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Who is Ahmed Naser al-Raisi, the new Interpol chief accused of torture?

Rights groups voice alarm as inspector general of the UAE's interior ministry takes control of international police agency
Ahmed Naser al-Raisi addressing the Interpol General Assembly (Interpol)

Delegates on Thursday elected Ahmed Naser al-Raisi, an Emirati general accused of torture, as president of Interpol, the body that facilitates international cooperation between police agencies.

The vote was made at Interpol's 89th general assembly, which is taking place from 23-25 November in Istanbul, despite the concerns of human rights organisations and members of the European Parliament.

"Mr Ahmed Nasser AL RAISI of the United Arab Emirates has been elected to the post of President (4-yr term)," Interpol said on Twitter.

Raisi, inspector general of the Ministry of Interior in the UAE, was chosen over the other candidate in the race, Sarka Havrankova, chief director of the Police Presidium of the Czech Republic and current Interpol vice-president for Europe.

He will succeed current president, Kim Jong Yang, who has held the role since 2018.

The possibility that Raisi would end up leading the organisation had alarmed human rights organisations, who say the Emirati official has overseen numerous abuses in the Gulf state, including torture, sexual abuse, arbitrary detention and enforced disappearances.

However, Raisi was very much the favourite to win the role and had widespread support from member states.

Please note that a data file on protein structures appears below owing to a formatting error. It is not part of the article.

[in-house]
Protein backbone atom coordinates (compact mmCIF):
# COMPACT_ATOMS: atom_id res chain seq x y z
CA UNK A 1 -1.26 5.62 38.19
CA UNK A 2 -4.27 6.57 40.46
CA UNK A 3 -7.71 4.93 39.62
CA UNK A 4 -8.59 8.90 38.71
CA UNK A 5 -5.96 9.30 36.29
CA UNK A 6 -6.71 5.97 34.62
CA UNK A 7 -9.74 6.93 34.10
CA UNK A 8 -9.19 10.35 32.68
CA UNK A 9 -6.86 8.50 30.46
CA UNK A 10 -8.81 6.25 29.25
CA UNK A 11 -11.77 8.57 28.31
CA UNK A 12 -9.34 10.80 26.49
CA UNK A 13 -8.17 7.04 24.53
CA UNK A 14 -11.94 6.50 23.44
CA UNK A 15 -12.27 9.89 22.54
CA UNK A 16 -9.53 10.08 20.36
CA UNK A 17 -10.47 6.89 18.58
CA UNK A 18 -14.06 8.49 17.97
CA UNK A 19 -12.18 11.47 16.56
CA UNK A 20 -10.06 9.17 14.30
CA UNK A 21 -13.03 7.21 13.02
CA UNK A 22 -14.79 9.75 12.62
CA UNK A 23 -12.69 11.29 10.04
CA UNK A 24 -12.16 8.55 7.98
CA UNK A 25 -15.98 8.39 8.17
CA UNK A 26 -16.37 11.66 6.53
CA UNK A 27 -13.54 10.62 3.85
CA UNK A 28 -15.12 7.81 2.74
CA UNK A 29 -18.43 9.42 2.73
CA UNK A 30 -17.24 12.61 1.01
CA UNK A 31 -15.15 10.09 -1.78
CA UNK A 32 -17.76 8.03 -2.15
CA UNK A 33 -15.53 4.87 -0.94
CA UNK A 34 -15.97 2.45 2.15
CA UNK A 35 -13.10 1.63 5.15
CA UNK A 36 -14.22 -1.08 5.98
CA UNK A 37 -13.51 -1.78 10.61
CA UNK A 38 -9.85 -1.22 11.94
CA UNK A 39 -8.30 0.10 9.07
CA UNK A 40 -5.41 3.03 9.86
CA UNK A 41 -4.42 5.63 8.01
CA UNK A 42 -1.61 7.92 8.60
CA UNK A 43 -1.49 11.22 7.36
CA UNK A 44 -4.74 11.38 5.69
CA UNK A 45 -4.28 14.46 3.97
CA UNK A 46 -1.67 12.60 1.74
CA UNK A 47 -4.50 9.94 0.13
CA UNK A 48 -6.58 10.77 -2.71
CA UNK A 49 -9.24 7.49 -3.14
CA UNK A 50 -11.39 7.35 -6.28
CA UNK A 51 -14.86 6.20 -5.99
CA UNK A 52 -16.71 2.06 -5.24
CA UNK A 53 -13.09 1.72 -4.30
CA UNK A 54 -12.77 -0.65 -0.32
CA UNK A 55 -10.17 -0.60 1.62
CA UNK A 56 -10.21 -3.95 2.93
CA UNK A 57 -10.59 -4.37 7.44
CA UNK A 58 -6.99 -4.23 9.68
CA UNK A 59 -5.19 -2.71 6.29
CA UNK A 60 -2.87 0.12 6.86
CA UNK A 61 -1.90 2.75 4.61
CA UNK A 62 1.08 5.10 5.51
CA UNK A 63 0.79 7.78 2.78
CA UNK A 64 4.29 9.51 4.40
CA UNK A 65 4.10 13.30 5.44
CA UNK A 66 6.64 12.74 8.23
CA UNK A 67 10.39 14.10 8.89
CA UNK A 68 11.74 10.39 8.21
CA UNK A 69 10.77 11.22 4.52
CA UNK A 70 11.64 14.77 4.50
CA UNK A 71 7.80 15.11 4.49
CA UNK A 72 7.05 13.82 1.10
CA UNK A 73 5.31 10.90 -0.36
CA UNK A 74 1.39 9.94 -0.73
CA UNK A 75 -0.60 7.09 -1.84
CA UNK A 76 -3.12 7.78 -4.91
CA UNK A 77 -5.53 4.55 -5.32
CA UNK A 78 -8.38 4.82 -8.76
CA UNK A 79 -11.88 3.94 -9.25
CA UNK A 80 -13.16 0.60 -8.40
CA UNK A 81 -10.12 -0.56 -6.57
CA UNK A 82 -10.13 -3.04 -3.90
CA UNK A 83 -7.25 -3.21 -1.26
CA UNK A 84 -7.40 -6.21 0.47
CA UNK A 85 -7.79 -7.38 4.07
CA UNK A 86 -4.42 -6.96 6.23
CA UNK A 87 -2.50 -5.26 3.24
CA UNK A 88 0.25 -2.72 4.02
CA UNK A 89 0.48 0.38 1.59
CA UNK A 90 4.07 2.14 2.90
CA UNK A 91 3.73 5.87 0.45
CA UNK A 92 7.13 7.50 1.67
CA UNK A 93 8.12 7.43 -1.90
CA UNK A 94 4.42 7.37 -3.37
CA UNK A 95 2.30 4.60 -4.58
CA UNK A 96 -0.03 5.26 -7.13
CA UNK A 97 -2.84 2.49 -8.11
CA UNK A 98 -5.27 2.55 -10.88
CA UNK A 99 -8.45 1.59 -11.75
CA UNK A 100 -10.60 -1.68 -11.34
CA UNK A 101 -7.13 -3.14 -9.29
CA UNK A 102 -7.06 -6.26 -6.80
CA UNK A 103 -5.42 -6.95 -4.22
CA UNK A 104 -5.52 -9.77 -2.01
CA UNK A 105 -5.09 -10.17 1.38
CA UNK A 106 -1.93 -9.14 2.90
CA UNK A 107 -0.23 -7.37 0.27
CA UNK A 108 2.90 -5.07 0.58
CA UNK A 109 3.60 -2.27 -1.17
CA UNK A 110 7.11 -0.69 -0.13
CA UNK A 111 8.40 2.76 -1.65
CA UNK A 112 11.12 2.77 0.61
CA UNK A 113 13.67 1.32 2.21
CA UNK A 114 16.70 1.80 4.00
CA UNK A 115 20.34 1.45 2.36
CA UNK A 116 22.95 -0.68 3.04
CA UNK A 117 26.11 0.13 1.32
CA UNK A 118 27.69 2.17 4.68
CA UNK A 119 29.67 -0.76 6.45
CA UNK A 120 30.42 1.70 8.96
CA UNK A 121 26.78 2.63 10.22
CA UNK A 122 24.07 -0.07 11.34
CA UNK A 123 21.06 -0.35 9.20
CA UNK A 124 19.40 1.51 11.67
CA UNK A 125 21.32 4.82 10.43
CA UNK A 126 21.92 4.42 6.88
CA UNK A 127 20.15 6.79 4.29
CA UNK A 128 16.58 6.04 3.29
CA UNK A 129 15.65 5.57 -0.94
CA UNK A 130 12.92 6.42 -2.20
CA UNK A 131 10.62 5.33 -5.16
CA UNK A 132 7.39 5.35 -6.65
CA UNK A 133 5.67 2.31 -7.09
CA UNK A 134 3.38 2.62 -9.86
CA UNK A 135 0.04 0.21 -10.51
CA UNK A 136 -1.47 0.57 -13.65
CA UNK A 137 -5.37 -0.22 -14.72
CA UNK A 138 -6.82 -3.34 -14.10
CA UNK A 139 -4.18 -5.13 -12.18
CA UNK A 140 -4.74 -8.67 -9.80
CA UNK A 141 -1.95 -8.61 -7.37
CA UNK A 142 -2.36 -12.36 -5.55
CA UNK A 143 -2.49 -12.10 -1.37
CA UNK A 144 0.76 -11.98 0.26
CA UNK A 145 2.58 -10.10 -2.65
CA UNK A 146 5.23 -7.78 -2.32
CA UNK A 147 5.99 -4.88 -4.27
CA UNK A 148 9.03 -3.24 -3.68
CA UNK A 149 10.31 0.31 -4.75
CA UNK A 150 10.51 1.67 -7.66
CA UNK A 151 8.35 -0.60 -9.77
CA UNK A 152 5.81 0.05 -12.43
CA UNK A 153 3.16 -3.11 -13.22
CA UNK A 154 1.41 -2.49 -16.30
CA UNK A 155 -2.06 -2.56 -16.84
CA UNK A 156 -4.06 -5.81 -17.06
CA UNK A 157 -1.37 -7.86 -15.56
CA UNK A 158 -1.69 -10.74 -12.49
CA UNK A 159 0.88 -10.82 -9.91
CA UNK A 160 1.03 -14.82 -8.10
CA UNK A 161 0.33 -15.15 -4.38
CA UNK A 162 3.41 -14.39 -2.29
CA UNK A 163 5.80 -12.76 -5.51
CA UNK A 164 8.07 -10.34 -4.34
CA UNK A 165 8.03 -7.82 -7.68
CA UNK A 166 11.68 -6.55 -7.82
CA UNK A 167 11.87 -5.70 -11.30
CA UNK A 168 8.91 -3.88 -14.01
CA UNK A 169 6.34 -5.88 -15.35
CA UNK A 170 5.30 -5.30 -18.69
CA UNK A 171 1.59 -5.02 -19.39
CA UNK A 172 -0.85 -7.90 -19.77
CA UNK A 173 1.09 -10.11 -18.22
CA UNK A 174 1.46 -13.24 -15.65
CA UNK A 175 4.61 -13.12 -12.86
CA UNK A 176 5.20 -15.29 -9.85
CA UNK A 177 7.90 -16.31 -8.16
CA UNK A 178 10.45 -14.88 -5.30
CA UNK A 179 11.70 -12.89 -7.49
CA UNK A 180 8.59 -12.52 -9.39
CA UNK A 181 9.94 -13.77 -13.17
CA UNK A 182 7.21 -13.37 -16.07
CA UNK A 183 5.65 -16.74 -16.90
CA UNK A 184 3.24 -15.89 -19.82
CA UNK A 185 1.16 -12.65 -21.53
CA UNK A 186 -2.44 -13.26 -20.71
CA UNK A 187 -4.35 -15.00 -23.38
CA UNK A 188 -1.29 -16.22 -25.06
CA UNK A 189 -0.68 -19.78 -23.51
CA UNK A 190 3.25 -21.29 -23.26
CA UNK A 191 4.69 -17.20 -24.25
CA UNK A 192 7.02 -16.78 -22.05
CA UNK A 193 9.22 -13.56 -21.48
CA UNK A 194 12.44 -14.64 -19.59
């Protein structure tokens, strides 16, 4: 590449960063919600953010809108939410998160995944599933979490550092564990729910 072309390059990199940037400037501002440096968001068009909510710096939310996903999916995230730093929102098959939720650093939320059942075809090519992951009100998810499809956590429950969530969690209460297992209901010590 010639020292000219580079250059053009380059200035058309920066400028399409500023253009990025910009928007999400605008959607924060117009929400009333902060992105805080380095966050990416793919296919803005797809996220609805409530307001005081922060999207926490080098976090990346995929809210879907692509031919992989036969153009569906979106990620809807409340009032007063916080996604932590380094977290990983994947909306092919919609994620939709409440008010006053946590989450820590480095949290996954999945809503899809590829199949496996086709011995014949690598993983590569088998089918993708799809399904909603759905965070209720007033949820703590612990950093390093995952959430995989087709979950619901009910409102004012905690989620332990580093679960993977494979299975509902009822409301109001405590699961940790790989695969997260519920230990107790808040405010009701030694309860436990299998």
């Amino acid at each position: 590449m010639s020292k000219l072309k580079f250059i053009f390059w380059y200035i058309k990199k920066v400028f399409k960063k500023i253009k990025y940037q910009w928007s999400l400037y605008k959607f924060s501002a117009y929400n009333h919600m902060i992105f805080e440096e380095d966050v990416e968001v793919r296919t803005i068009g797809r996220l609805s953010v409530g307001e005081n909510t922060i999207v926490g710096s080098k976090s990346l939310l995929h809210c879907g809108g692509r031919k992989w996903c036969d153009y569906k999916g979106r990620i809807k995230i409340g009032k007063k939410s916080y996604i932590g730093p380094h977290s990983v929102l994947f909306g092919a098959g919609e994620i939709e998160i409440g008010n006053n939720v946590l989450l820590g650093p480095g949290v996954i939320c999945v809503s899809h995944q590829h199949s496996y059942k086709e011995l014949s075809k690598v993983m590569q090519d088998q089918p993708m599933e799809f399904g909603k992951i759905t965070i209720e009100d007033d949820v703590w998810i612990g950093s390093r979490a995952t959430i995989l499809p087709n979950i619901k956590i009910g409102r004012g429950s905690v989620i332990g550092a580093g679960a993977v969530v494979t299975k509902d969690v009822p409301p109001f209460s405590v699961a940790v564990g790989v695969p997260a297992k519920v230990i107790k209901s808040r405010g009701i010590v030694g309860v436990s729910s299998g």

In addition to selecting a new president, member states are set to replace most of the agency’s executive committee.

Raisi had undertaken international tours to lobby for his candidacy, while in recent years the UAE has invested heavily in Interpol. In 2017, the UAE pledged $56m to the organisation, approximately a third of the force's annual budget, leading several human rights groups to accuse the UAE of trying to buy influence.

A report on the UAE and Interpol by lawyer David Calvert-Smith, published in April, noted that the Interpol Foundation for a Safer World, an affiliated not-for-profit organisation that was Interpol's third-largest external contributor in 2018, was "totally reliant on the UAE" and it seemed its "sole purpose is to be a channel by which to funnel cash from the UAE government into Interpol".

“To date, Interpol’s election process for its officials has been opaque, which means there can be no public scrutiny of the process itself and how the candidates have been vetted," said Bruno Min, legal director at Fair Trials, a UK-based organisation that campaigns for fair and equal justice systems.